Spike is angry!”
If those words sound familiar, it’s little wonder. As anyone who has followed his directing career must realize by now, Spike Lee angers easily. He got angry when his first film, She’s Gotta Have It, drew an X rating. He got angry when some critics said Do the Right Thing might inspire race riots. He got angry when he learned that a white man was planning to direct Malcolm X. And on this sunny Saturday in Brooklyn’s Prospect Park, the famously provocative, prickly director is angry again: The 9-year-old star of his new movie, Crooklyn, has fallen off her bike.
While shooting a music video for Crooklyn-a cover of the Stylistics’ ”People Make the World Go Round” by soulful tenor Marc Dorsey-Zelda Harris, riding tandem with costar Carlton Williams, 15, caught her red sneaker in the bike’s spokes, and splat! ”Dag,” grumbles Lee. ”Cut!” He jumps off the film truck, yells for tissues, crouches over Zelda, asks ”Whose blood is this?” and calls for an ambulance.
As Lee heads to the hospital with his wailing ingenue, the kids left at the park breathlessly recount the drama. ”You should see Spike,” says Chris Knowings, a lanky 14-year-old who is another of Crooklyn‘s newcomer stars. ”Spike is angry!”
”Christopher, Spike is just concerned that Zelda is all right,” interrupts Renee Knowings, his mother. ”No,” insists Chris. ”He’s really angry!”
Wearing a welt on her forehead, Harris later worries that Lee blames her for ruining the take. ”There was something on his face,” she says, fighting tears. ”It was like, ‘Why did this have to happen to her? Why did this have to happen to me?”’ But, as is often the case, Lee’s anger was more complex than it seemed. After he consoled her at the hospital and called her several times at home, the injured actress changed her mind: ”He wasn’t exactly mad. He was concerned.”
”Kids are murder,” Lee, 37, says several days later at Manhattan’s TriBeCa Film Center as he talks about Crooklyn and his multifarious roles as the movie’s director, disciplinarian, and backup paramedic. The film, opening nationally May 13, has a cast of rambunctious kids, five of them in major roles, a surprise from a filmmaker famous for his edgy, in-your-face, and undeniably grown-up movies. Set in a Brooklyn neighborhood in the early ’70s, Crooklyn, unlike his previous films, is a tender family comedy-drama about everyday life. It is uncontroversial, nonconfrontational, and, as Lee says, ”overtly nonpolitical.”
It is also semiautobiographical. Like the films’ Carmichael clan, the Lee children, four boys and a girl, grew up safe and essentially happy in Brooklyn with a demanding, attentive schoolteacher for a mom and a well-meaning but irresponsible jazz musician for a dad. But suggest that Lee is telling his own story and the director tenses up: ”This is a fictitious family, very, very loosely based on my recollections growing up.”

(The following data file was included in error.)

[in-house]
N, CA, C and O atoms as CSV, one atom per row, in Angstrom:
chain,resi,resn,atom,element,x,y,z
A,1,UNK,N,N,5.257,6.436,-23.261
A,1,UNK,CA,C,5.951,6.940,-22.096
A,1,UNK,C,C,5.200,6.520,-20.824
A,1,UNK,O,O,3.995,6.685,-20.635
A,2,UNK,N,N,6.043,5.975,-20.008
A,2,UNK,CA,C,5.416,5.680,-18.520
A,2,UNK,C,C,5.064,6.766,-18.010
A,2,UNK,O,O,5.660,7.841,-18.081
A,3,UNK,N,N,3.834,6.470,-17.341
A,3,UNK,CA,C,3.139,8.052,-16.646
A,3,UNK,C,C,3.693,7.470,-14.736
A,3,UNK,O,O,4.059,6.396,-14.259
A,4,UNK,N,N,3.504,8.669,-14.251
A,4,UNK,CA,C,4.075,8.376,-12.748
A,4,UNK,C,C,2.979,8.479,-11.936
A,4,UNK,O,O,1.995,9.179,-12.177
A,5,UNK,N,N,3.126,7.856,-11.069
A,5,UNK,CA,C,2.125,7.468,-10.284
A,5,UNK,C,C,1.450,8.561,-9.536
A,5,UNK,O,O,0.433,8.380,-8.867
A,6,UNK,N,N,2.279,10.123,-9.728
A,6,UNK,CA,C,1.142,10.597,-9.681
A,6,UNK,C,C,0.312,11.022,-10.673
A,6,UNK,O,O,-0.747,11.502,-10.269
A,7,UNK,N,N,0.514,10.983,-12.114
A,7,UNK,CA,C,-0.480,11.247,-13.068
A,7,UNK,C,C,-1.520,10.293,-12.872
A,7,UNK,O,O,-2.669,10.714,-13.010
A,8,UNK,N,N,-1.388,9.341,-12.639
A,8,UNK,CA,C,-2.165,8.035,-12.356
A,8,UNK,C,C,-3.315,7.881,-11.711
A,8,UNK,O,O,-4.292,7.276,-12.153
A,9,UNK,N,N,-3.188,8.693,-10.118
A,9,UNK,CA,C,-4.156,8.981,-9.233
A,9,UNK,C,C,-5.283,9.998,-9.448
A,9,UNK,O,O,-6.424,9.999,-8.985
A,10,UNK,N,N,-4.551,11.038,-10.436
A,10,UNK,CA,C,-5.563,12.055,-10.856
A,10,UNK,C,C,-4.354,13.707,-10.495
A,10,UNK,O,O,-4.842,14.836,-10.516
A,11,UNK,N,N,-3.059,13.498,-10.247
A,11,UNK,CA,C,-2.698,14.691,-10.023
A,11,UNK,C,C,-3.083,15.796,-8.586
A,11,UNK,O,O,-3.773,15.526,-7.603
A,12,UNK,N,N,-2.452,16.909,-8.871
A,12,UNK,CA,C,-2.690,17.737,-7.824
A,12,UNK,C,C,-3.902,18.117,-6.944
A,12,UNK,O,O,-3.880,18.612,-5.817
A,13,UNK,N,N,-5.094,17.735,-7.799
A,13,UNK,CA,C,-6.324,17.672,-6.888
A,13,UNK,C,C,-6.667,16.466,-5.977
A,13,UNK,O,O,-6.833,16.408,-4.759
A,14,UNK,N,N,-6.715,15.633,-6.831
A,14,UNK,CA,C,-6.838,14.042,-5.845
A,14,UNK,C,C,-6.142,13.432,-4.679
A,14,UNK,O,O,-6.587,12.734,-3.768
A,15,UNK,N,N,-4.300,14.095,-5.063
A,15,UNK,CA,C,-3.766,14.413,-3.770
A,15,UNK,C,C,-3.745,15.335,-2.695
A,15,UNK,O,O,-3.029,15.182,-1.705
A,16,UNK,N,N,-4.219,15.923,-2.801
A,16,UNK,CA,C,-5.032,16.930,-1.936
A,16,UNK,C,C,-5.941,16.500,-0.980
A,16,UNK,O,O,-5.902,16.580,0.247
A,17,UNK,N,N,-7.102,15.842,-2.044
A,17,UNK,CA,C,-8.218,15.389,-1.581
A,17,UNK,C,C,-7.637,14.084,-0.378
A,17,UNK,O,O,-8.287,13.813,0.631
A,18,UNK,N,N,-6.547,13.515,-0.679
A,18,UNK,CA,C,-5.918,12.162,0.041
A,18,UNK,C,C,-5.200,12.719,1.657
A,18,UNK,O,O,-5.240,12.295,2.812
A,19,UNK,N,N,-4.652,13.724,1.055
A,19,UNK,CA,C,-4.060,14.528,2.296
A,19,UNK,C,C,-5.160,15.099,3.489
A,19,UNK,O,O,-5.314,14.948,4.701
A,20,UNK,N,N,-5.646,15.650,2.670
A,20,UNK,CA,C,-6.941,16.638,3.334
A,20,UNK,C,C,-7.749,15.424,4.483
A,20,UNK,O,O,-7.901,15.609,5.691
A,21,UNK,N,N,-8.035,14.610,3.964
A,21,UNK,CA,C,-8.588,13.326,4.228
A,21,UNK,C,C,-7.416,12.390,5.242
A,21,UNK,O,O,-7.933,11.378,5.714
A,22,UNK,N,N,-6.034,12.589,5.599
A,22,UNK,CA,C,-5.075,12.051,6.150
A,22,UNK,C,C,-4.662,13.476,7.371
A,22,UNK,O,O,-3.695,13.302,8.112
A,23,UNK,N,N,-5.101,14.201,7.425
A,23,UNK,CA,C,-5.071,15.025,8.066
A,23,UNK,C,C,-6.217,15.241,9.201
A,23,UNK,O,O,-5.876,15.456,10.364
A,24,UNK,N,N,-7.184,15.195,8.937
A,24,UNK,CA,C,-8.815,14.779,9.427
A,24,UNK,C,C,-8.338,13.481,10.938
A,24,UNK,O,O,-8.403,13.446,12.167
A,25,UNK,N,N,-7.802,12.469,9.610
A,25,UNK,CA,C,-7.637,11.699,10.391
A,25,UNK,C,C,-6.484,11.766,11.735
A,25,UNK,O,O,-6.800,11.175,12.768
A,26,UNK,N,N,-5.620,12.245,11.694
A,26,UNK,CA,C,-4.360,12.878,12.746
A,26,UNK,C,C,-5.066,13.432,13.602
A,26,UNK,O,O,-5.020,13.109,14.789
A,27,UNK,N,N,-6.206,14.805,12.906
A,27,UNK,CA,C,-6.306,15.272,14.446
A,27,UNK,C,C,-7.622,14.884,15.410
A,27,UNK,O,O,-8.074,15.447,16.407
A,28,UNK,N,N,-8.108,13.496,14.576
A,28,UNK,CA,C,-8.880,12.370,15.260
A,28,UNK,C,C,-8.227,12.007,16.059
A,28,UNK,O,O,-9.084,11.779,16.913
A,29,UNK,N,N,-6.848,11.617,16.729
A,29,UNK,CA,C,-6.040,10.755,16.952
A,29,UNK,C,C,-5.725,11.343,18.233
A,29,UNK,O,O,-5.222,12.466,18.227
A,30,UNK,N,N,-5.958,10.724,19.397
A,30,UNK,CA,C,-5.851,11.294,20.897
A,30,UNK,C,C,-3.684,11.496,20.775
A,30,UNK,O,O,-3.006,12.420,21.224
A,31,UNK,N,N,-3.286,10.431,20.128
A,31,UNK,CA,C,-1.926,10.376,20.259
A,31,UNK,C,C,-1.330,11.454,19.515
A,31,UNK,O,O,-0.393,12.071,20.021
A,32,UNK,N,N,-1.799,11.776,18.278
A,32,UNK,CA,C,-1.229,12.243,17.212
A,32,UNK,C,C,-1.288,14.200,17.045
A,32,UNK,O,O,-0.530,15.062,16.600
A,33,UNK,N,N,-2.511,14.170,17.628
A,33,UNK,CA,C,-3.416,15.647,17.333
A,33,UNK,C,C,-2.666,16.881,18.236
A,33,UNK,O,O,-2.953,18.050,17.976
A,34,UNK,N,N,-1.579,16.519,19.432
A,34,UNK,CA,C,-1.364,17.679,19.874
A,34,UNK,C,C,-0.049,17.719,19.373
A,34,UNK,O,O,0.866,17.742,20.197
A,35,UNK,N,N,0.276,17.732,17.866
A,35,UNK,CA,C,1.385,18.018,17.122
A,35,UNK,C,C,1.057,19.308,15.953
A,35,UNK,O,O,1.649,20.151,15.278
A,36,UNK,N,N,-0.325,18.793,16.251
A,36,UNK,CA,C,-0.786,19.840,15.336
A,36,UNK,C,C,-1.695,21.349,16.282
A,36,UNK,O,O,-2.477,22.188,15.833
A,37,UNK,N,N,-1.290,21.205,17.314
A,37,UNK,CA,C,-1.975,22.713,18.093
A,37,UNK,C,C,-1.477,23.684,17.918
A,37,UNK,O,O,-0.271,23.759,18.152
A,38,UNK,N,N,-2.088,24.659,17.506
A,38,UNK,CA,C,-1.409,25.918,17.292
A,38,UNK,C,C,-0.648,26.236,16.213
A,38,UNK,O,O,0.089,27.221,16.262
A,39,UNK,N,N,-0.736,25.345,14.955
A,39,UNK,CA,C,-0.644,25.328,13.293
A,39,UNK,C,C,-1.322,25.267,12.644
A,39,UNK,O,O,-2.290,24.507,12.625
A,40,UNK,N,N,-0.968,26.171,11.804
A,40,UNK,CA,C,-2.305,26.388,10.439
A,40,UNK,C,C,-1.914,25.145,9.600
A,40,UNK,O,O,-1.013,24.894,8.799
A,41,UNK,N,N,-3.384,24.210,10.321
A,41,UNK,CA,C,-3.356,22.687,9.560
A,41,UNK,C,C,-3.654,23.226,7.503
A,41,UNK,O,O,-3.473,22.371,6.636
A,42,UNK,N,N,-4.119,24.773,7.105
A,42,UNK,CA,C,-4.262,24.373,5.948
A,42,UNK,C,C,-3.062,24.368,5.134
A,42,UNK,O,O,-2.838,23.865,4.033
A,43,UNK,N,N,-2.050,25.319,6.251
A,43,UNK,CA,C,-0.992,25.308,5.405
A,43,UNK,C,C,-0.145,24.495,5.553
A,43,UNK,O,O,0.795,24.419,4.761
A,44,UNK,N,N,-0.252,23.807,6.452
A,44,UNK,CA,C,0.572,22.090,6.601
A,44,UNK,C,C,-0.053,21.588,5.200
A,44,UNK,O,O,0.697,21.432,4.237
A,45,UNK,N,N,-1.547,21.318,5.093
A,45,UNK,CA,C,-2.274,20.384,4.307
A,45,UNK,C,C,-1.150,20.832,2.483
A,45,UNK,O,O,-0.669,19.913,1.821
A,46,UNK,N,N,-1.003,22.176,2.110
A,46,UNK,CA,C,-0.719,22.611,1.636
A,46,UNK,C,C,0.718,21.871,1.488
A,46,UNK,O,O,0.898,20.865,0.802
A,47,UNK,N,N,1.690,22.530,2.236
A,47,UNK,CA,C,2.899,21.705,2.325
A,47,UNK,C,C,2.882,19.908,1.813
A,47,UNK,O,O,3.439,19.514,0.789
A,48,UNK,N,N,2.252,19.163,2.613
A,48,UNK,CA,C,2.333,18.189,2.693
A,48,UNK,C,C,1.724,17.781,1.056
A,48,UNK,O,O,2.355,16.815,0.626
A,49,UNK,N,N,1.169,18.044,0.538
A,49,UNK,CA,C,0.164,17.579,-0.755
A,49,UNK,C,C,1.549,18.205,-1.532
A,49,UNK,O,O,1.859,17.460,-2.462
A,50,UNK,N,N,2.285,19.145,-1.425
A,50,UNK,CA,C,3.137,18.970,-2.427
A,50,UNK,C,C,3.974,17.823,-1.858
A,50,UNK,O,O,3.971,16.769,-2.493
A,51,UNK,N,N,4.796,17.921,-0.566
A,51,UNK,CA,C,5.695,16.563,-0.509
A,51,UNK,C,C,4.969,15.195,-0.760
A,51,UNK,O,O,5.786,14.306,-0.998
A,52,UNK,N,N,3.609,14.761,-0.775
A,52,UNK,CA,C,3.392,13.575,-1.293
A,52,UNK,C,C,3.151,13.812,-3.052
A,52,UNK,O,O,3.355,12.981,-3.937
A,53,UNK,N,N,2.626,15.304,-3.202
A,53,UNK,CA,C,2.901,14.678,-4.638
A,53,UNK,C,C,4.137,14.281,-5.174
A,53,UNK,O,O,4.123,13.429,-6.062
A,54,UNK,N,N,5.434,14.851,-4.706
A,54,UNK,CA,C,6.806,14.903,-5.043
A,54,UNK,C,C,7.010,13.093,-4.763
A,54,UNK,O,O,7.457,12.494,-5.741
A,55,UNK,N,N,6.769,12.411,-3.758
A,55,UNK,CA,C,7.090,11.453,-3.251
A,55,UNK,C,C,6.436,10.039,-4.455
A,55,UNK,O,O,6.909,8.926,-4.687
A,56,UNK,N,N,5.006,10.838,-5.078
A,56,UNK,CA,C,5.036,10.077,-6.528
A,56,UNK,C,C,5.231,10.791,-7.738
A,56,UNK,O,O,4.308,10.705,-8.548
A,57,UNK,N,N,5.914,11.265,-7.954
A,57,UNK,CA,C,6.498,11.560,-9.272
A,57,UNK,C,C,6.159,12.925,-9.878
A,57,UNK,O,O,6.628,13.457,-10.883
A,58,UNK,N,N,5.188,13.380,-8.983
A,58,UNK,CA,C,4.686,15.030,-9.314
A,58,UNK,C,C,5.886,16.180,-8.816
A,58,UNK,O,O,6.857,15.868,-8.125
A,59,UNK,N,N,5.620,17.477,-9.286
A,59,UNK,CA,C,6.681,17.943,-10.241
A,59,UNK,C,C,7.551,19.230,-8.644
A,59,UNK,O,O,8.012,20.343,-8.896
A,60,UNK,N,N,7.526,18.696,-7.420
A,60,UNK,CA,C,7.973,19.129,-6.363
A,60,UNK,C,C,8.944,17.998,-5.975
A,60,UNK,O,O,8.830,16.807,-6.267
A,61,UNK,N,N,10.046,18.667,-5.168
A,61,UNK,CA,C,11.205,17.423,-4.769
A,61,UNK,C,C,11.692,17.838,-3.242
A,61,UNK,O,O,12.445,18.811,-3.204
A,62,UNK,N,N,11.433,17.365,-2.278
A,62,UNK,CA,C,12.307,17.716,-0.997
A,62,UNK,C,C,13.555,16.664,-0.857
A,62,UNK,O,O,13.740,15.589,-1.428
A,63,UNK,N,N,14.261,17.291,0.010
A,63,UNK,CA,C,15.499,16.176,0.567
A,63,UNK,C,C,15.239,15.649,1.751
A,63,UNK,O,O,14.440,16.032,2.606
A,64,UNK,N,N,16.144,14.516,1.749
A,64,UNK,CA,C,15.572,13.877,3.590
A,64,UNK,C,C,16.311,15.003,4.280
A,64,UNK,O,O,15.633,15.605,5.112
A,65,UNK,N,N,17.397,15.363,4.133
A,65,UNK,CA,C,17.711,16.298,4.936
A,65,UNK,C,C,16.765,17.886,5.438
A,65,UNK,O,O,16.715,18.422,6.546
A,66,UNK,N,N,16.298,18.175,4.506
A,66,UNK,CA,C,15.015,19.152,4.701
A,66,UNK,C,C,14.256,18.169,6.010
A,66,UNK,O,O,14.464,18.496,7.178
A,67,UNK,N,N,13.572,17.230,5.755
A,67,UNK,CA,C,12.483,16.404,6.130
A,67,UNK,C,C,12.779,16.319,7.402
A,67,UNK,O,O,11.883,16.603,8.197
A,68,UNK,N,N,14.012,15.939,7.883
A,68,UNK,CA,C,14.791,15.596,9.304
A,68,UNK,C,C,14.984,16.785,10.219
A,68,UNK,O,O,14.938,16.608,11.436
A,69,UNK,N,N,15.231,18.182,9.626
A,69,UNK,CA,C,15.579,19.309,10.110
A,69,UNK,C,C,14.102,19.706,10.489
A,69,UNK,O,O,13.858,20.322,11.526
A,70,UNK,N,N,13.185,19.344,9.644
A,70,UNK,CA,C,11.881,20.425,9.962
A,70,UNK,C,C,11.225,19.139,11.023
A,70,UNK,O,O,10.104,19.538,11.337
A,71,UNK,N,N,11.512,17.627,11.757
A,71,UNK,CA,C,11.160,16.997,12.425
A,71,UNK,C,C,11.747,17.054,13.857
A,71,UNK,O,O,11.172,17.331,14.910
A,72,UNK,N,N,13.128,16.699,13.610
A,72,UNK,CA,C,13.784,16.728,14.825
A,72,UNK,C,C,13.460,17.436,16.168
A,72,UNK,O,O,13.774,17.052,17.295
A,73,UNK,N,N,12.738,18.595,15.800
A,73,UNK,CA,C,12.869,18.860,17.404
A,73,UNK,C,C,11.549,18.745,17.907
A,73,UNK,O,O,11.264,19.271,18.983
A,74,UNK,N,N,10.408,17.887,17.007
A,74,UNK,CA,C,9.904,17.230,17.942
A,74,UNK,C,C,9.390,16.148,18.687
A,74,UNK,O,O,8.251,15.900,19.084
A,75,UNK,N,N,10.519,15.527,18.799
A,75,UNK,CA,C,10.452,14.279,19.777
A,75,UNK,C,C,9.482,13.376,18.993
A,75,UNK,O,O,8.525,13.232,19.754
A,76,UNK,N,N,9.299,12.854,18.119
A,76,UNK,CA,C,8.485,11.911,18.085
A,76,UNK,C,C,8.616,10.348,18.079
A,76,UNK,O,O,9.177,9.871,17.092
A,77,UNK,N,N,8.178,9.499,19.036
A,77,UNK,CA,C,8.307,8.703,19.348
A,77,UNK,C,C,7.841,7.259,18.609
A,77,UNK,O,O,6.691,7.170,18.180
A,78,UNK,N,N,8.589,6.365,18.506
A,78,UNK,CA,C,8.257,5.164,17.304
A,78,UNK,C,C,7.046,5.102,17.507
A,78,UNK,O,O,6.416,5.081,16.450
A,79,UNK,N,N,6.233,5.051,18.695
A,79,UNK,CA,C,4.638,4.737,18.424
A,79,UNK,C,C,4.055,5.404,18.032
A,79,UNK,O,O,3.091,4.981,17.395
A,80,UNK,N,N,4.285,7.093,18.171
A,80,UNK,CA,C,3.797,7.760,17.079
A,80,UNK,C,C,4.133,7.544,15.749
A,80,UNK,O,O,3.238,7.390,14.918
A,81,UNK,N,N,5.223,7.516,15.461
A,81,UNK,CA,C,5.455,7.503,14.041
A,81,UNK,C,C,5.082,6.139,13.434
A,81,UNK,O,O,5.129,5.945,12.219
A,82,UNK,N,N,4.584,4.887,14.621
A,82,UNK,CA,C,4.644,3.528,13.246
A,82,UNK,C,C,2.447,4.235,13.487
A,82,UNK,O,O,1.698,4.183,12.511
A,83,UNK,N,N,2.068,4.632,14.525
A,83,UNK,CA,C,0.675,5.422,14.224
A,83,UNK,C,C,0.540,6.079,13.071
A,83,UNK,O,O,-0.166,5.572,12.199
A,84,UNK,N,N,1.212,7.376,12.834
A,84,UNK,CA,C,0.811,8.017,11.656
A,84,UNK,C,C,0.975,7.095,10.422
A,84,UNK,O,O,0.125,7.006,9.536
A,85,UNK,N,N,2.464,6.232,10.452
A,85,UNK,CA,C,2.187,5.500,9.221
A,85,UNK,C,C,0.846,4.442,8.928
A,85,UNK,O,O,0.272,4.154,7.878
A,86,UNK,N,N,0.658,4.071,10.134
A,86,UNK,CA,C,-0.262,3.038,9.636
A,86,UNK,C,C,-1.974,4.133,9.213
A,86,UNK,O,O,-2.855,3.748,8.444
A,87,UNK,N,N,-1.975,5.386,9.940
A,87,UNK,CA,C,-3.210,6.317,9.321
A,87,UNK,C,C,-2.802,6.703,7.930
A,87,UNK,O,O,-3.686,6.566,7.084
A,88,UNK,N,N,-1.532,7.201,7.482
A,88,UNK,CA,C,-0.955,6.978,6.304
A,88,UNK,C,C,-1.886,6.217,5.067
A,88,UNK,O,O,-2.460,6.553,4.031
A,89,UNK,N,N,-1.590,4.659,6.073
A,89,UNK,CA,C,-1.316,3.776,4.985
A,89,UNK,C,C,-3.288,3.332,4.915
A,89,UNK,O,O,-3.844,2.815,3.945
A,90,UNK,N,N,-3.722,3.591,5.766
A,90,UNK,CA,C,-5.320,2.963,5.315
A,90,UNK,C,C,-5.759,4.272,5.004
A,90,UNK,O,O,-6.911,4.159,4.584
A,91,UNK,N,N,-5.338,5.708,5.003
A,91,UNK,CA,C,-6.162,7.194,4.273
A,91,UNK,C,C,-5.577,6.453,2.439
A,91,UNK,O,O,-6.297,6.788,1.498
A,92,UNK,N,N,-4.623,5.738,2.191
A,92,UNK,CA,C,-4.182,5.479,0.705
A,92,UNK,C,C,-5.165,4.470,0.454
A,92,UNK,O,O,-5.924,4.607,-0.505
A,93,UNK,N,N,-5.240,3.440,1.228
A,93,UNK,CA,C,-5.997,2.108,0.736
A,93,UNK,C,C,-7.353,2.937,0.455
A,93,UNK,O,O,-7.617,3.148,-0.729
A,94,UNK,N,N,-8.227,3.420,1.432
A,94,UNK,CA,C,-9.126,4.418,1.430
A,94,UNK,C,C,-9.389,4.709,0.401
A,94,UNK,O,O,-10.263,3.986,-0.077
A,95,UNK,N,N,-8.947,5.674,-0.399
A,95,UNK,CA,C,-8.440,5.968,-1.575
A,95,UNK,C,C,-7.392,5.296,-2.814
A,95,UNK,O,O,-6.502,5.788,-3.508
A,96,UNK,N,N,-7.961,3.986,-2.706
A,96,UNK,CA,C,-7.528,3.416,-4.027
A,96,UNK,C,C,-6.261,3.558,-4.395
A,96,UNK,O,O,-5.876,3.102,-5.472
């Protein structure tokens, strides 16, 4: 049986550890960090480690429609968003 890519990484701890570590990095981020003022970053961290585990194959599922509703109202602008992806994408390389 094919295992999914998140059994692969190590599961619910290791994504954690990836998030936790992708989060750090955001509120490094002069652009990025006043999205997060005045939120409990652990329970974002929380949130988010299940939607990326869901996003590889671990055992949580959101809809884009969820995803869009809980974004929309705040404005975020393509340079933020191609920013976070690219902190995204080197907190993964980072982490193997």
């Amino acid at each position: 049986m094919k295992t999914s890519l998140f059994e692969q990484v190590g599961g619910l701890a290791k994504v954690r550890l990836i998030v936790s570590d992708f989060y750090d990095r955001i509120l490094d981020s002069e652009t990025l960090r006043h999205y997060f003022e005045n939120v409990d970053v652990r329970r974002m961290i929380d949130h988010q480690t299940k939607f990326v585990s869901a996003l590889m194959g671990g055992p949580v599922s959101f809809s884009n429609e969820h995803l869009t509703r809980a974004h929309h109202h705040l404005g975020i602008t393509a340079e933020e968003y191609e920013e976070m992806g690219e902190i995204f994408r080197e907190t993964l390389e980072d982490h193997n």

Those who know the Lees say Spike has a painful, personal reason for insisting this: He and his siblings, who all still live in Brooklyn, are apparently concerned about their father’s reaction to Crooklyn. Bill Lee scored most of his son’s movies until Malcolm X but has fallen from Spike’s graces, an estrangement that Bill’s 1991 arrest for heroin possession didn’t help. Now the two talk ”depending on the weather,” Lee says. Turning away in his desk chair, he adds firmly, ”The character Woody is not my father. So he would have no concern about the movie.”
Despite his discomfort at discussing Crooklyn‘s most personal elements, Lee agrees to call his grandmother to get her take on the film. Zimmie Shelton, 87, who lives in Atlanta, lost her only child, Spike’s mother, to liver cancer in 1976. As Lee hands over the phone and exits the small office, Shelton speaks freely. ”I’m kind of sad. It brings back memories, and it’s almost too touching for me,” she says, referring to the director as ”Spikey.” ”I read the script and am thinking it may be best to see the movie alone. If I wish to weep more, I can give in to my feelings.”
Indeed, as Lee discusses the film and his deep dissatisfaction with how inner-city childhoods are portrayed in black cinema today, it becomes clear that he mined his own past to show another side of black life. ”I never had to worry about getting into fights, or think, ‘Am I going to get hit by that errant bullet?”’ Lee, the eldest of five, says of his upbringing in Brooklyn’s Fort Greene and Cobble Hill. ”We were able to have childhoods.” That innocence is evident in almost every scene of Crooklyn; the Carmichael kids spend their summer watching TV, eating junk food, and making mostly benign mischief. Even the film’s touch of evil-a slothful, bell-bottomed, Afro-topped glue sniffer named Snuffy, played comically by Lee in his tiniest and least consequential role yet-is relatively unthreatening.